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The Big Estate Question.

In an article on the land question the " Dunedin Herald " says :—Mr Twoniey, of Temuka, suggests a plan by which a largely increased population may be settled on the land without the expenditure of a great capital sum. A Compulsory Leasing Bill under Government supervision,, by means pf which large landowners and companies holding huge areas would be compelled to lease the land at 5 per cent, on its declared value under the property tax returns, would be at once a practicable and effective measure. The land-owner would obtain interest on hia money and have the security of the Government guarantee, and inasmuch as he remained the owner would absorb the unearned increment, while population would be attracted m an extraordinary way, as well from the Home Country as! from the neighboring colonies. This is the kind of immigration every one desires, and it is difficult to.exaggerate the advantages that would accrue to centres like Invercargil], Oamaru, and Napier, which places are held m a constrictor-like grasp,; and preventedfrom stretching themselves by the huge landed estates which encircle them. We do want more population— this is the fact all are agreed upon— but the population we desire is not urban, not that of skilled > pitizens and I towo,dw.ellers,.but men who will go with their families on to the country lands and live on them. It was this' great task , which Mr Ballance undertook,so carefully and was carrying out so successfully when the Stout-Vogel Ministry . went out of office. It has been the crime of the present Government that from first to last they have driven population away while conceding the land m thousands of acres to wealthy men who are willing to give cash for it. We have no doubb that Mr Twomey's proposition, for a Compulsory Land Leasing Bill! will- ere. long be taken up by some legislator who has his* eye open to the imperative requirements of the country districts and can reckon up the advantages to be gained, by the adoption of his proposal. We do not believe it to be for the good of a young community like this that any one, individual should have more than one thousand acres of land under his sole And individual control. By breaking up and leasing the large estates as Mr Twomey suggests, the necessity of. the colony would be met.. .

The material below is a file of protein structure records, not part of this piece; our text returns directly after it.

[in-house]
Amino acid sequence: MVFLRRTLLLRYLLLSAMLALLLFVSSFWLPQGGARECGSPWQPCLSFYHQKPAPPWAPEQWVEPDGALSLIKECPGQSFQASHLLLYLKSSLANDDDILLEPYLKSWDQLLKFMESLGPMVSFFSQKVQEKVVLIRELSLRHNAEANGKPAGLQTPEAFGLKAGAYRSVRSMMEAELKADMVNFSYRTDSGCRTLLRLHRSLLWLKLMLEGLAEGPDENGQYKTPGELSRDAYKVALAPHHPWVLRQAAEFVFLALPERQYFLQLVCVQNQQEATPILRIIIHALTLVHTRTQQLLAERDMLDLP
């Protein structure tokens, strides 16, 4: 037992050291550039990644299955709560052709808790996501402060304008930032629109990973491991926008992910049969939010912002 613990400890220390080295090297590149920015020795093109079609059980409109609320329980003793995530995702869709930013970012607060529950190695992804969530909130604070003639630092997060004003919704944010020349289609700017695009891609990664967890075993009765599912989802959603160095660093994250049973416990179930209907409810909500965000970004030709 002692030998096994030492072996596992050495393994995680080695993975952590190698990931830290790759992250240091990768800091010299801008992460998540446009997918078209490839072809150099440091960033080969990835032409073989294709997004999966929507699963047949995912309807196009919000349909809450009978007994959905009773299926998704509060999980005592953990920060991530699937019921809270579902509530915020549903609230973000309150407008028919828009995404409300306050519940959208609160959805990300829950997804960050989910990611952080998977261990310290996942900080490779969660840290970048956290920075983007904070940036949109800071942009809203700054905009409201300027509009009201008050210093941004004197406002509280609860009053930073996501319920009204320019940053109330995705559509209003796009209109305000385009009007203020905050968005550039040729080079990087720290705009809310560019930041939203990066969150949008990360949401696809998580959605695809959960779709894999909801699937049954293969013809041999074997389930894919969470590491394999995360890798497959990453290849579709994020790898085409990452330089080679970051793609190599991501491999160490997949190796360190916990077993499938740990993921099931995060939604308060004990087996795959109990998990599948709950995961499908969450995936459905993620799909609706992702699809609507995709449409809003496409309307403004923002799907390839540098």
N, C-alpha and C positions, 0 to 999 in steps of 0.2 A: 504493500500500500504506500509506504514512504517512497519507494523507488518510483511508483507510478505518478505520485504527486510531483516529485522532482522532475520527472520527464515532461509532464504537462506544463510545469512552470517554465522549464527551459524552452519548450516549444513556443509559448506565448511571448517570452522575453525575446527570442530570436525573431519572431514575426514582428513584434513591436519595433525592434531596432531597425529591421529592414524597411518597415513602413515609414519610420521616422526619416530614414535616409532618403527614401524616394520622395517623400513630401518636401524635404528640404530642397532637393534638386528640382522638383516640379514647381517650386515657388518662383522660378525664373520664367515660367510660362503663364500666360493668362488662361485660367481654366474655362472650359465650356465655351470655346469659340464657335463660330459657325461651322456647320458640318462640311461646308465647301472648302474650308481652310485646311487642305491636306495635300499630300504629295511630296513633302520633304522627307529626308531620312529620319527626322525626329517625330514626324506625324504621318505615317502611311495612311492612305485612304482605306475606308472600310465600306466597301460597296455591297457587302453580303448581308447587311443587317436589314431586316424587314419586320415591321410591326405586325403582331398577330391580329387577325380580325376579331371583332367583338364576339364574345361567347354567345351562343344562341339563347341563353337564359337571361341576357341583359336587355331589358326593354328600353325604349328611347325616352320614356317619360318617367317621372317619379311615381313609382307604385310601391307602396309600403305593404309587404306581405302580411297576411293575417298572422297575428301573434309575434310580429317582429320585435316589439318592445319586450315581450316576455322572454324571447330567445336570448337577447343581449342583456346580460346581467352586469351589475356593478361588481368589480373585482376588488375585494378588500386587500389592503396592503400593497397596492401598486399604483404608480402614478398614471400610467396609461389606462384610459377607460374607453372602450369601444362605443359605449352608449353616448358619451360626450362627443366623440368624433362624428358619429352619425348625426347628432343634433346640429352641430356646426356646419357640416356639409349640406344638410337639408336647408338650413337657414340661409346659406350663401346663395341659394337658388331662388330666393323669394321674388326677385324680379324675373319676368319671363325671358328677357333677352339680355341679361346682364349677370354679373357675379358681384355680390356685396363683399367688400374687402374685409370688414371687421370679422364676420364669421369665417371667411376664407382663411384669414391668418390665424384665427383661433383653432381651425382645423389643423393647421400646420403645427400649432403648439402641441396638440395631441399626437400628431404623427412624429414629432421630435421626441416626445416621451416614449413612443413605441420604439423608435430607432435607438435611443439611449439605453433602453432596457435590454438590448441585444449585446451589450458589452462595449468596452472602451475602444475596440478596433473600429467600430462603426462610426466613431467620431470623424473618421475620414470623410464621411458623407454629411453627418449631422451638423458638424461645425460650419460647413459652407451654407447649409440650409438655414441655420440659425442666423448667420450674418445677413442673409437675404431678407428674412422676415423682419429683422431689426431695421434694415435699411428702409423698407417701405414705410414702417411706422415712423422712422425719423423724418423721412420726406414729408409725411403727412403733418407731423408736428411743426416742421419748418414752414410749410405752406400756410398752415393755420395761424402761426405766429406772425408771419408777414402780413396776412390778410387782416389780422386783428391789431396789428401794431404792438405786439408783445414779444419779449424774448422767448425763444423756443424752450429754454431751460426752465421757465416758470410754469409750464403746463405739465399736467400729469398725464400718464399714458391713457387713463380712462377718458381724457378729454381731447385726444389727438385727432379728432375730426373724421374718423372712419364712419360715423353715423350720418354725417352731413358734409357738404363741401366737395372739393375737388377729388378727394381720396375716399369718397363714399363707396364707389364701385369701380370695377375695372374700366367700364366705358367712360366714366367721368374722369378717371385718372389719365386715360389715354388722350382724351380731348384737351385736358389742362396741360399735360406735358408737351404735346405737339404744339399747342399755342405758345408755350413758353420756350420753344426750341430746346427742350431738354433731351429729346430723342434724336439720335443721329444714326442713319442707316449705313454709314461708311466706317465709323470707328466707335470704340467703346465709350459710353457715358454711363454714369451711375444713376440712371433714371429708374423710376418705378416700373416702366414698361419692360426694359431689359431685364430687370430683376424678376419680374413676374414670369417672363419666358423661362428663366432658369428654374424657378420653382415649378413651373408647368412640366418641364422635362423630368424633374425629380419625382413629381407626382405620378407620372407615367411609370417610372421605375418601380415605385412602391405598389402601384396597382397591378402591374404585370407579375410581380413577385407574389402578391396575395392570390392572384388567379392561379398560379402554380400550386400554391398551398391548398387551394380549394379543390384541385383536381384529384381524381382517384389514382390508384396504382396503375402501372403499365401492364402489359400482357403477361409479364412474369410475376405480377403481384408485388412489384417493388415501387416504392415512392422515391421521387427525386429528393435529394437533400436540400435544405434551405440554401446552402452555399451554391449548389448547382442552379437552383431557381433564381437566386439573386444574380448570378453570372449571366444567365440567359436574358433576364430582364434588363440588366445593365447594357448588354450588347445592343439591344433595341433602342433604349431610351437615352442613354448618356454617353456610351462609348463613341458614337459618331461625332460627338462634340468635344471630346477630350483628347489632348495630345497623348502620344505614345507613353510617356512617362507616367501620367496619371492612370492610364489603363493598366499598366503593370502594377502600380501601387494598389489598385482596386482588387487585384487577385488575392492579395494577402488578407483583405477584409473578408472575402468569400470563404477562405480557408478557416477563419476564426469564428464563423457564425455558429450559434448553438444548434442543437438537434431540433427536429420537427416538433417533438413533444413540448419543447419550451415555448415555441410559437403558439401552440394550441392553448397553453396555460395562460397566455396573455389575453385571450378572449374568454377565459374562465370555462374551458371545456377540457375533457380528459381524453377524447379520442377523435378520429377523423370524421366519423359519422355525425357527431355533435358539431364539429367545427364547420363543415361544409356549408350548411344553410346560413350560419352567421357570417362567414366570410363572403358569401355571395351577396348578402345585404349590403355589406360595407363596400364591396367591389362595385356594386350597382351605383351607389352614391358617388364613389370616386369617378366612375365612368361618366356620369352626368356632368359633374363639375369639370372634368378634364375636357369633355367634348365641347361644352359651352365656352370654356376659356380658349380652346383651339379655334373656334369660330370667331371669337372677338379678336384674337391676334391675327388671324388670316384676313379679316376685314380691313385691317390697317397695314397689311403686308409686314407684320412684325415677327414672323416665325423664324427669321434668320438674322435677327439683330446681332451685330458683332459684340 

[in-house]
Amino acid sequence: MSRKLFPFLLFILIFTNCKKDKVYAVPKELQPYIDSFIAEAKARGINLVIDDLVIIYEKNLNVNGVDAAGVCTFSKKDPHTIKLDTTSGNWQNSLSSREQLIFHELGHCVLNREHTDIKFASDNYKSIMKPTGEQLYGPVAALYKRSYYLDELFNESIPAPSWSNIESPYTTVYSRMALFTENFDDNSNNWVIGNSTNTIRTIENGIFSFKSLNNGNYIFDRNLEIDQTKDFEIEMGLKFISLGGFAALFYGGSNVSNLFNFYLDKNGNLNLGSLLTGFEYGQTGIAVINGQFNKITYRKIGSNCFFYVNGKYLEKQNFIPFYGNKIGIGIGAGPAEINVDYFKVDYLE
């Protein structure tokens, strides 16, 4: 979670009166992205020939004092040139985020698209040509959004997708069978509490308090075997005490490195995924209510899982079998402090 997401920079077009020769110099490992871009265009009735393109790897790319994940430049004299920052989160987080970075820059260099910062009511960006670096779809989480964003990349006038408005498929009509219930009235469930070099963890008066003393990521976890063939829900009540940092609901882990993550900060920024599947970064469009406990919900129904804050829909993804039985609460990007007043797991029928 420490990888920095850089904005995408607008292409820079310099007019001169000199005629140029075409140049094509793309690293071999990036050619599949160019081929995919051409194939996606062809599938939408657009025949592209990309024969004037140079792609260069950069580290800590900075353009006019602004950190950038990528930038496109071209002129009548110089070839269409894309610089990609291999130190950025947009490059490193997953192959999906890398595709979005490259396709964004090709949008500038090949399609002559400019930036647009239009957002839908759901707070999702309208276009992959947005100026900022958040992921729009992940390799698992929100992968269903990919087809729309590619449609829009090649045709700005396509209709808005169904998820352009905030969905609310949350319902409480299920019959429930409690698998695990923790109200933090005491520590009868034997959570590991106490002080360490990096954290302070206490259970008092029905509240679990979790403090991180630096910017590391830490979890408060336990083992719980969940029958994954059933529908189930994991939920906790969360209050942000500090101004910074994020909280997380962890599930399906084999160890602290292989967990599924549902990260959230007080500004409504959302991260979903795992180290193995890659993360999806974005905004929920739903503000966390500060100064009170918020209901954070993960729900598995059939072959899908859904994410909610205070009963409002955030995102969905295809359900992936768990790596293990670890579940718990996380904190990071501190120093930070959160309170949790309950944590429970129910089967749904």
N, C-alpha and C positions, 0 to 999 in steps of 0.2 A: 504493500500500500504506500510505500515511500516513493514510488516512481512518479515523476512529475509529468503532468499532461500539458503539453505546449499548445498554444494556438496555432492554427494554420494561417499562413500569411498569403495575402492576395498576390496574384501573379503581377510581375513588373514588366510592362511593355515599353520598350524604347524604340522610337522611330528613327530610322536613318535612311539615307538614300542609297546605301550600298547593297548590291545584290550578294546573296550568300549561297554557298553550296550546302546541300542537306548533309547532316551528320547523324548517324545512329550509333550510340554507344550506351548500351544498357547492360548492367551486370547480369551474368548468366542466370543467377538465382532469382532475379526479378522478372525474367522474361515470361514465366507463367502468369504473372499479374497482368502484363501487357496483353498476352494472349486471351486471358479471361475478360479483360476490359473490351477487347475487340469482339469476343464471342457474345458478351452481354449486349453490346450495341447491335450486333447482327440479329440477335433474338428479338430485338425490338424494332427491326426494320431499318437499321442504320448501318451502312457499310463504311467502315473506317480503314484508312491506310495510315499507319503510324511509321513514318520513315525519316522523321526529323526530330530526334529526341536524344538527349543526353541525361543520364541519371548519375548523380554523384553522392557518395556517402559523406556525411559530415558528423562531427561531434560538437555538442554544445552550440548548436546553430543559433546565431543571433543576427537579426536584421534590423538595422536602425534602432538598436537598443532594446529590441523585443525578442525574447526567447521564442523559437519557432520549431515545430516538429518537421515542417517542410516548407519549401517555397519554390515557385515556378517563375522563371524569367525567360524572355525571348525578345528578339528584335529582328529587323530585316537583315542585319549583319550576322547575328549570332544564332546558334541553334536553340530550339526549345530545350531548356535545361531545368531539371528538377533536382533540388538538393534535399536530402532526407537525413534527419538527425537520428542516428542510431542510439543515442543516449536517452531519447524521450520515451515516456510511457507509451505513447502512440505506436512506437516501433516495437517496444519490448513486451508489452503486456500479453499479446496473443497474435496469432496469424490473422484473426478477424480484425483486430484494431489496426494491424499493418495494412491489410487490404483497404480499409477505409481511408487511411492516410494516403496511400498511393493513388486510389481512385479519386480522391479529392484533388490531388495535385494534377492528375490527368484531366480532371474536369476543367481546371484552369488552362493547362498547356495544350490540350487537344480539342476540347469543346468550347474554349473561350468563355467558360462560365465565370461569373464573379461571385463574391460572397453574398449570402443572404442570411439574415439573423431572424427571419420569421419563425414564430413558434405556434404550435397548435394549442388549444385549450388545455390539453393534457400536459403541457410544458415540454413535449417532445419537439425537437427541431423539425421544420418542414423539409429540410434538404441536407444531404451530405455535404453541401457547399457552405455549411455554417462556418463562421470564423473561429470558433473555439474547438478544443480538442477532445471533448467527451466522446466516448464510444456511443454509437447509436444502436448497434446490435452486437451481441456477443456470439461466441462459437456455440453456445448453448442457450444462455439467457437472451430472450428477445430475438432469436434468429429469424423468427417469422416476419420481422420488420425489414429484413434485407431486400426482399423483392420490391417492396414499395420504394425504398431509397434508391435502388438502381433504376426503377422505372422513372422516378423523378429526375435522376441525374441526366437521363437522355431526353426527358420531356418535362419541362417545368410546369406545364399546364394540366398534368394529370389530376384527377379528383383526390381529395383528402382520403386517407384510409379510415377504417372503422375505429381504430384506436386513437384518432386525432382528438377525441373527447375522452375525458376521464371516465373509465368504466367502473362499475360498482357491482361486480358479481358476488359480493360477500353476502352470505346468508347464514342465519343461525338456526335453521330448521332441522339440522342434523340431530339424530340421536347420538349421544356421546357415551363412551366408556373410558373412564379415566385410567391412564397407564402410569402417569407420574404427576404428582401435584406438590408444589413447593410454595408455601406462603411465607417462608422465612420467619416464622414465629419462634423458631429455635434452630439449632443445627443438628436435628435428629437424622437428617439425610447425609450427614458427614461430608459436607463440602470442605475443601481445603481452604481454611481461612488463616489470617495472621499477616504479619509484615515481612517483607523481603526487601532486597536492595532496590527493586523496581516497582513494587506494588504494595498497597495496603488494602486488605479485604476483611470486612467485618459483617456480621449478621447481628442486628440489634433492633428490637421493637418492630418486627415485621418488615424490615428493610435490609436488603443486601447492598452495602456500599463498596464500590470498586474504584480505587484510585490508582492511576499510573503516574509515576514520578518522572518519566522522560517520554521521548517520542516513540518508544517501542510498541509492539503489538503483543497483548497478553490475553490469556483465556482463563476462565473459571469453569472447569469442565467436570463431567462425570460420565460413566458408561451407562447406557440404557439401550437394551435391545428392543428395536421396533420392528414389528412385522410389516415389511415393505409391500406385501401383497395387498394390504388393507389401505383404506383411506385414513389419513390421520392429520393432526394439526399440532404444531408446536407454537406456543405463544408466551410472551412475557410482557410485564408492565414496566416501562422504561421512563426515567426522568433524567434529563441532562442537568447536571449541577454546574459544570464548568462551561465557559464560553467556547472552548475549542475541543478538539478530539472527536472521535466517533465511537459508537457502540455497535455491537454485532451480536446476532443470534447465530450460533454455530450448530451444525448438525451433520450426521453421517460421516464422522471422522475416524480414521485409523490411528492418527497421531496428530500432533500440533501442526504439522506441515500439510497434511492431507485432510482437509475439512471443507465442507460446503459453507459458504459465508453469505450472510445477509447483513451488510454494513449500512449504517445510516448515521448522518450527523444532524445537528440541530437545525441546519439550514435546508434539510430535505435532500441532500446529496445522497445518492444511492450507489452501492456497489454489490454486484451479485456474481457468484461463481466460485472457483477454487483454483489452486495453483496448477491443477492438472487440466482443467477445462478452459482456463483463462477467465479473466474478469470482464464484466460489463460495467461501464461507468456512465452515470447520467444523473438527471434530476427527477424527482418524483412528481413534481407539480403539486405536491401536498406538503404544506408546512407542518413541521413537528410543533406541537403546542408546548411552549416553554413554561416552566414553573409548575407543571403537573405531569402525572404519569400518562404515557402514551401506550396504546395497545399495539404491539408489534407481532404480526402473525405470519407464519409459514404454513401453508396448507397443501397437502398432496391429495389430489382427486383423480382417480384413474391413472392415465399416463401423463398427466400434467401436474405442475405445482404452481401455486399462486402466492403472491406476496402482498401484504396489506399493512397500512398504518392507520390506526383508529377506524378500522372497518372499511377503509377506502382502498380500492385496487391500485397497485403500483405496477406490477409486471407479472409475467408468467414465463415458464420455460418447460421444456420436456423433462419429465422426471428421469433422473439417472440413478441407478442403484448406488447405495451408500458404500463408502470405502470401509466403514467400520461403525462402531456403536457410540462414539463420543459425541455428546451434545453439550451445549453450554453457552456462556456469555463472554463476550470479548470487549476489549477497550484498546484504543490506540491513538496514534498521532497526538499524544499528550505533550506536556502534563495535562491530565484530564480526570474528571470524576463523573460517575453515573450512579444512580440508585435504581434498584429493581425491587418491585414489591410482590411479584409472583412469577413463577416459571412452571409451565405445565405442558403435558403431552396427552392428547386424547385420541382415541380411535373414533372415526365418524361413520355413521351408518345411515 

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Bibliographic details

The Big Estate Question., Ashburton Guardian, Volume VII, Issue 2478, 30 July 1890

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The Big Estate Question. Ashburton Guardian, Volume VII, Issue 2478, 30 July 1890